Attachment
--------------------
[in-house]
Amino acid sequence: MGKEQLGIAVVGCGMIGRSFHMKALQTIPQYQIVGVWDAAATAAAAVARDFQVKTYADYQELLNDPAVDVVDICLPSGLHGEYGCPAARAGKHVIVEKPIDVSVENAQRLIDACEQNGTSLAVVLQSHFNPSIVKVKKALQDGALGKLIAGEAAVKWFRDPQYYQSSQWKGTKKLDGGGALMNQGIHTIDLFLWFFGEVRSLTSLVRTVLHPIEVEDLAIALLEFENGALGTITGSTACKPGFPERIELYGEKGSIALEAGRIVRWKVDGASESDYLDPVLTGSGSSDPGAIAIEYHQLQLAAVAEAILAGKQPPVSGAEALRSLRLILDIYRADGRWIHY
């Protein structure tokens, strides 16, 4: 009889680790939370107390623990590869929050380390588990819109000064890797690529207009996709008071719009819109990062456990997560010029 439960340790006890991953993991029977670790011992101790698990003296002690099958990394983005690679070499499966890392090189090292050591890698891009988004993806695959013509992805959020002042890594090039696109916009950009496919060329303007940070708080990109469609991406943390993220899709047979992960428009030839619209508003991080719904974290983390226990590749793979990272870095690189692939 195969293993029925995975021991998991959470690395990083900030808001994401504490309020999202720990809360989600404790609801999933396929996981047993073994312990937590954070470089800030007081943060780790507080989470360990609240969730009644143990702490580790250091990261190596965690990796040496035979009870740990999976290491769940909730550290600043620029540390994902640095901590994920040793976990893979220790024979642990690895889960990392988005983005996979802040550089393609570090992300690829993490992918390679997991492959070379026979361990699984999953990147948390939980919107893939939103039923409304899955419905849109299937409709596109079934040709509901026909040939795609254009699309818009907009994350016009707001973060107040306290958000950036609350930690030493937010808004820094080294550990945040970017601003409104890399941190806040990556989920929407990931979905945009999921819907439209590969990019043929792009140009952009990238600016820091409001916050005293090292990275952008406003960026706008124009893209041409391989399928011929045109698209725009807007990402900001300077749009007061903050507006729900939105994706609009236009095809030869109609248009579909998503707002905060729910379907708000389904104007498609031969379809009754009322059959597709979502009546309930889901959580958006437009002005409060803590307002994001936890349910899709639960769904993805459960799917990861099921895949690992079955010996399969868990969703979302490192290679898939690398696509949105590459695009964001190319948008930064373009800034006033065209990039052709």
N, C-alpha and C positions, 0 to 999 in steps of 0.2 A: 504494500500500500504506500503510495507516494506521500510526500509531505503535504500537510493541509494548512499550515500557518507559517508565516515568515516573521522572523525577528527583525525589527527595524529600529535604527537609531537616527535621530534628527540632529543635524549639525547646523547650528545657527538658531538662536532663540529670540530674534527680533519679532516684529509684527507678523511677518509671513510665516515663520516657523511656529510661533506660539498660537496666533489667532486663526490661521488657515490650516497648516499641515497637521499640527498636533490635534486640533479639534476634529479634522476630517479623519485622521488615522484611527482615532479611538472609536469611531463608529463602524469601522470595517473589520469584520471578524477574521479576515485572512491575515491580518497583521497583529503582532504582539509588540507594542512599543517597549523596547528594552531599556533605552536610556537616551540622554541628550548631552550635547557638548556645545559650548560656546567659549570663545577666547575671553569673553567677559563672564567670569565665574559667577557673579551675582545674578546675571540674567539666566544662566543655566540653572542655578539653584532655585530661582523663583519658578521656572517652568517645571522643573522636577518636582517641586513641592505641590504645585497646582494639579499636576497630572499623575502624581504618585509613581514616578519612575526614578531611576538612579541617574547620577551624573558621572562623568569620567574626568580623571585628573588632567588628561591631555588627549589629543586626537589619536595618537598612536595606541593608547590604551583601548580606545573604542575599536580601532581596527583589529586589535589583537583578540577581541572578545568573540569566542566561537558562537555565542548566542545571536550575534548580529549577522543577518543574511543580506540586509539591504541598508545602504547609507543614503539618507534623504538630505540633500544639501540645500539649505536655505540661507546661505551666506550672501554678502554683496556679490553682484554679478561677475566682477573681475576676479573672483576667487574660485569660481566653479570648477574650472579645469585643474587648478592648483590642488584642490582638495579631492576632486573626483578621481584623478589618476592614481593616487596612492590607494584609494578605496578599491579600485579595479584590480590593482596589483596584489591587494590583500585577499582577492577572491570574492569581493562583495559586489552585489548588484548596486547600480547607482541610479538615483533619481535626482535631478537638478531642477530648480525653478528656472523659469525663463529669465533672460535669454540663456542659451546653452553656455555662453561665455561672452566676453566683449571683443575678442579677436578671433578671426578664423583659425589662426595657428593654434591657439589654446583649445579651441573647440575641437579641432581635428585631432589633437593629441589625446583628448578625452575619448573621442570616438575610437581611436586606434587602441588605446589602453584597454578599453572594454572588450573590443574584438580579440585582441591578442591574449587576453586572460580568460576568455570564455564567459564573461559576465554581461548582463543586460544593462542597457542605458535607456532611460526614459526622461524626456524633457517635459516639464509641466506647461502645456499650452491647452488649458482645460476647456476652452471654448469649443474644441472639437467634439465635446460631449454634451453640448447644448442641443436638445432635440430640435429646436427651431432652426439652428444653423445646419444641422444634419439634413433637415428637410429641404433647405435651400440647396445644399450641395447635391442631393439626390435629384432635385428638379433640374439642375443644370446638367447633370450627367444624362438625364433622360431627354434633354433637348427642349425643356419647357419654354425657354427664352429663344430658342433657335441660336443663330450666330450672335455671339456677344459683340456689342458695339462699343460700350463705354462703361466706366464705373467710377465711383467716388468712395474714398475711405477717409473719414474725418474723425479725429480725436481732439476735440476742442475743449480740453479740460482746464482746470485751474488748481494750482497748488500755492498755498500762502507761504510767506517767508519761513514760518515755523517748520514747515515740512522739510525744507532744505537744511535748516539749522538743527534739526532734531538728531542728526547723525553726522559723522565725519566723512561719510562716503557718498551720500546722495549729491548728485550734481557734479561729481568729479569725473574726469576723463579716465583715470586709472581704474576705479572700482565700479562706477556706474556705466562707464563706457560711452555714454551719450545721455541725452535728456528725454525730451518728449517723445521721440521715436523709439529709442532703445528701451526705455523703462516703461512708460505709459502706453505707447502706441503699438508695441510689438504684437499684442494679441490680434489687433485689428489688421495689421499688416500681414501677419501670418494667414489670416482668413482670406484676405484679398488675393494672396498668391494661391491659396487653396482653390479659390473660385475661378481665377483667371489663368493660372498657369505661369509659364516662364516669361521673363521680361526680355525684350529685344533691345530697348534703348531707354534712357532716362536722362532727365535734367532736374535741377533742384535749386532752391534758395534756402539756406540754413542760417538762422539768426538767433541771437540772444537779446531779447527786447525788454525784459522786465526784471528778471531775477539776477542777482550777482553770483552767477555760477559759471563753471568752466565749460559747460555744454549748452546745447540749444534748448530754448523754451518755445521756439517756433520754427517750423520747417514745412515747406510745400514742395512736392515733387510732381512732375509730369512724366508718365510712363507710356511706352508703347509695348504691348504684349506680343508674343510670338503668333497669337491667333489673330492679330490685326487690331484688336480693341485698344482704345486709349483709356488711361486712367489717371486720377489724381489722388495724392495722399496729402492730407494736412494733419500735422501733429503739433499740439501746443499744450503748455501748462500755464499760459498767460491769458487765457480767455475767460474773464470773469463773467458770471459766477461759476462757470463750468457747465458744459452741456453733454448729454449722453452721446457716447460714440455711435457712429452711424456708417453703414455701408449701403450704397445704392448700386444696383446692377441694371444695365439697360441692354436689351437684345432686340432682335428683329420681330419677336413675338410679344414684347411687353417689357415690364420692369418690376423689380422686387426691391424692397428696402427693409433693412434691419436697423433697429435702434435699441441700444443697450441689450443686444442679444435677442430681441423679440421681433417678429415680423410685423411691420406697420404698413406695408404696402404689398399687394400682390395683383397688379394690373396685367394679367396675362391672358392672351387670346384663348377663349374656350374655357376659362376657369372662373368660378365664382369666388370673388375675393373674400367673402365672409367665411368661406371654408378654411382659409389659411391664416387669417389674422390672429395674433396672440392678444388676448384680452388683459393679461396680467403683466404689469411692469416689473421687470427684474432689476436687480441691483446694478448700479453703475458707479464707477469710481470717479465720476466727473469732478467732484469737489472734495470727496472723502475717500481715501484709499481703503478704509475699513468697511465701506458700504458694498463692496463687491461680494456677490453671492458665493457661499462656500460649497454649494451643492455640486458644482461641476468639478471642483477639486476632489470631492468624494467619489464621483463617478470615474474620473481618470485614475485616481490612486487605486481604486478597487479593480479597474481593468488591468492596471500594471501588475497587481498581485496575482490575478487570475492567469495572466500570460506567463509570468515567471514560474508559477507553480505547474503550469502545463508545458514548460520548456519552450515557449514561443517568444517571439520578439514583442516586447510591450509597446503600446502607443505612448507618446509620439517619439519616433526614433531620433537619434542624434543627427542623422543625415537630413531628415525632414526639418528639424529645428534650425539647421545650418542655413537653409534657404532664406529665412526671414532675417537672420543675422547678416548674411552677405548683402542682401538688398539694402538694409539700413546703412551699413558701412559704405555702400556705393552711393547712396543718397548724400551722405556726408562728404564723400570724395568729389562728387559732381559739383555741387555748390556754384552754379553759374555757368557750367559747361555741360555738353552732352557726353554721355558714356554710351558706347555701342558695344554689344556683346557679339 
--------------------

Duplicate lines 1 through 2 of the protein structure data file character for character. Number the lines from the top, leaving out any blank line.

[in-house]
Amino acid sequence: MGKEQLGIAVVGCGMIGRSFHMKALQTIPQYQIVGVWDAAATAAAAVARDFQVKTYADYQELLNDPAVDVVDICLPSGLHGEYGCPAARAGKHVIVEKPIDVSVENAQRLIDACEQNGTSLAVVLQSHFNPSIVKVKKALQDGALGKLIAGEAAVKWFRDPQYYQSSQWKGTKKLDGGGALMNQGIHTIDLFLWFFGEVRSLTSLVRTVLHPIEVEDLAIALLEFENGALGTITGSTACKPGFPERIELYGEKGSIALEAGRIVRWKVDGASESDYLDPVLTGSGSSDPGAIAIEYHQLQLAAVAEAILAGKQPPVSGAEALRSLRLILDIYRADGRWIHY